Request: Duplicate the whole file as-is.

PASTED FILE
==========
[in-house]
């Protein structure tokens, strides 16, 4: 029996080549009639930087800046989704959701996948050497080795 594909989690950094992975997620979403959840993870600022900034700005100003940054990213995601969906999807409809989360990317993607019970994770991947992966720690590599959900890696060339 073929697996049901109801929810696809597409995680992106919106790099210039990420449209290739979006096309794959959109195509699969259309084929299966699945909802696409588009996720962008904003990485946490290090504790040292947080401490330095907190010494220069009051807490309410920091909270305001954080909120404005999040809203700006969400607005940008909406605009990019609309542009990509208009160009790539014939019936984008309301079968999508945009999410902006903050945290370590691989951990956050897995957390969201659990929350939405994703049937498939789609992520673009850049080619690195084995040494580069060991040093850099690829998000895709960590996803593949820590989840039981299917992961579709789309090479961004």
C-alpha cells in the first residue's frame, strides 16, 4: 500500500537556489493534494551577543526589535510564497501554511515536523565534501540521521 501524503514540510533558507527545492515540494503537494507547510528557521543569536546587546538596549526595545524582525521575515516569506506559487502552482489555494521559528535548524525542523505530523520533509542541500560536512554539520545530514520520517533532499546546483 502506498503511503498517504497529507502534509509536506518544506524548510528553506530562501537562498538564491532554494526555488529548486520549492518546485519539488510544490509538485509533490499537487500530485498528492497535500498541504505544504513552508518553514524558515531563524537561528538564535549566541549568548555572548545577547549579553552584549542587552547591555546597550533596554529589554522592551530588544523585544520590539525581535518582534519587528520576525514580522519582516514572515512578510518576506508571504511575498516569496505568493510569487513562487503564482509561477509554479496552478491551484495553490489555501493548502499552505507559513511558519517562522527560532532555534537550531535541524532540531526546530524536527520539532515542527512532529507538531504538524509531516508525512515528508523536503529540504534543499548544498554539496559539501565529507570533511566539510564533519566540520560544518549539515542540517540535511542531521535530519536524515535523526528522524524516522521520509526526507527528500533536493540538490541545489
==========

[in-house]
């Protein structure tokens, strides 16, 4: 029996080549009639930087800046989704959701996948050497080795 594909989690950094992975997620979403959840993870600022900034700005100003940054990213995601969906999807409809989360990317993607019970994770991947992966720690590599959900890696060339 073929697996049901109801929810696809597409995680992106919106790099210039990420449209290739979006096309794959959109195509699969259309084929299966699945909802696409588009996720962008904003990485946490290090504790040292947080401490330095907190010494220069009051807490309410920091909270305001954080909120404005999040809203700006969400607005940008909406605009990019609309542009990509208009160009790539014939019936984008309301079968999508945009999410902006903050945290370590691989951990956050897995957390969201659990929350939405994703049937498939789609992520673009850049080619690195084995040494580069060991040093850099690829998000895709960590996803593949820590989840039981299917992961579709789309090479961004």
C-alpha cells in the first residue's frame, strides 16, 4: 500500500537556489493534494551577543526589535510564497501554511515536523565534501540521521 501524503514540510533558507527545492515540494503537494507547510528557521543569536546587546538596549526595545524582525521575515516569506506559487502552482489555494521559528535548524525542523505530523520533509542541500560536512554539520545530514520520517533532499546546483 502506498503511503498517504497529507502534509509536506518544506524548510528553506530562501537562498538564491532554494526555488529548486520549492518546485519539488510544490509538485509533490499537487500530485498528492497535500498541504505544504513552508518553514524558515531563524537561528538564535549566541549568548555572548545577547549579553552584549542587552547591555546597550533596554529589554522592551530588544523585544520590539525581535518582534519587528520576525514580522519582516514572515512578510518576506508571504511575498516569496505568493510569487513562487503564482509561477509554479496552478491551484495553490489555501493548502499552505507559513511558519517562522527560532532555534537550531535541524532540531526546530524536527520539532515542527512532529507538531504538524509531516508525512515528508523536503529540504534543499548544498554539496559539501565529507570533511566539510564533519566540520560544518549539515542540517540535511542531521535530519536524515535523526528522524524516522521520509526526507527528500533536493540538490541545489